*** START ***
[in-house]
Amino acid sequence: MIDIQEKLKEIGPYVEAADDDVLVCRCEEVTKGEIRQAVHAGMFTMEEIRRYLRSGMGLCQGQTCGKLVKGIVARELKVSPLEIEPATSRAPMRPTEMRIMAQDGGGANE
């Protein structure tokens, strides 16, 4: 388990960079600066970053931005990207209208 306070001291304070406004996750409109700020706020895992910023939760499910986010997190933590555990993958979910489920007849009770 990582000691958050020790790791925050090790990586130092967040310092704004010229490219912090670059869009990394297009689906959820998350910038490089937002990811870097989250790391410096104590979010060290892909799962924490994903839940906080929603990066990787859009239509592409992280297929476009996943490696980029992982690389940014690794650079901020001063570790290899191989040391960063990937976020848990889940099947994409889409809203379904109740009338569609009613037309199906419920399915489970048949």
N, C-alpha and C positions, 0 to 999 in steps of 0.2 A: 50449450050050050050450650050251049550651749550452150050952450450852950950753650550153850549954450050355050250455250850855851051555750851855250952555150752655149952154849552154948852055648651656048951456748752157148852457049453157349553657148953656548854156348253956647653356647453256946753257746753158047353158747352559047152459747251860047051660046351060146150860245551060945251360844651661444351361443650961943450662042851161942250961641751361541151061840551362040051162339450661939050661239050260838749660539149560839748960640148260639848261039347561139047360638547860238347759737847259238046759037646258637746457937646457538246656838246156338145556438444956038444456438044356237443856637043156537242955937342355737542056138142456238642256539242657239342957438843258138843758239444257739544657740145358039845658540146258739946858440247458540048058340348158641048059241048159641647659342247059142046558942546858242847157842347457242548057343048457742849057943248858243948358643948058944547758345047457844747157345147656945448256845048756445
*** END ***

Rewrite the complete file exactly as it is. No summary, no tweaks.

[in-house]
Amino acid sequence: MIDIQEKLKEIGPYVEAADDDVLVCRCEEVTKGEIRQAVHAGMFTMEEIRRYLRSGMGLCQGQTCGKLVKGIVARELKVSPLEIEPATSRAPMRPTEMRIMAQDGGGANE
């Protein structure tokens, strides 16, 4: 388990960079600066970053931005990207209208 306070001291304070406004996750409109700020706020895992910023939760499910986010997190933590555990993958979910489920007849009770 990582000691958050020790790791925050090790990586130092967040310092704004010229490219912090670059869009990394297009689906959820998350910038490089937002990811870097989250790391410096104590979010060290892909799962924490994903839940906080929603990066990787859009239509592409992280297929476009996943490696980029992982690389940014690794650079901020001063570790290899191989040391960063990937976020848990889940099947994409889409809203379904109740009338569609009613037309199906419920399915489970048949």
N, C-alpha and C positions, 0 to 999 in steps of 0.2 A: 50449450050050050050450650050251049550651749550452150050952450450852950950753650550153850549954450050355050250455250850855851051555750851855250952555150752655149952154849552154948852055648651656048951456748752157148852457049453157349553657148953656548854156348253956647653356647453256946753257746753158047353158747352559047152459747251860047051660046351060146150860245551060945251360844651661444351361443650961943450662042851161942250961641751361541151061840551362040051162339450661939050661239050260838749660539149560839748960640148260639848261039347561139047360638547860238347759737847259238046759037646258637746457937646457538246656838246156338145556438444956038444456438044356237443856637043156537242955937342355737542056138142456238642256539242657239342957438843258138843758239444257739544657740145358039845658540146258739946858440247458540048058340348158641048059241048159641647659342247059142046558942546858242847157842347457242548057343048457742849057943248858243948358643948058944547758345047457844747157345147656945448256845048756445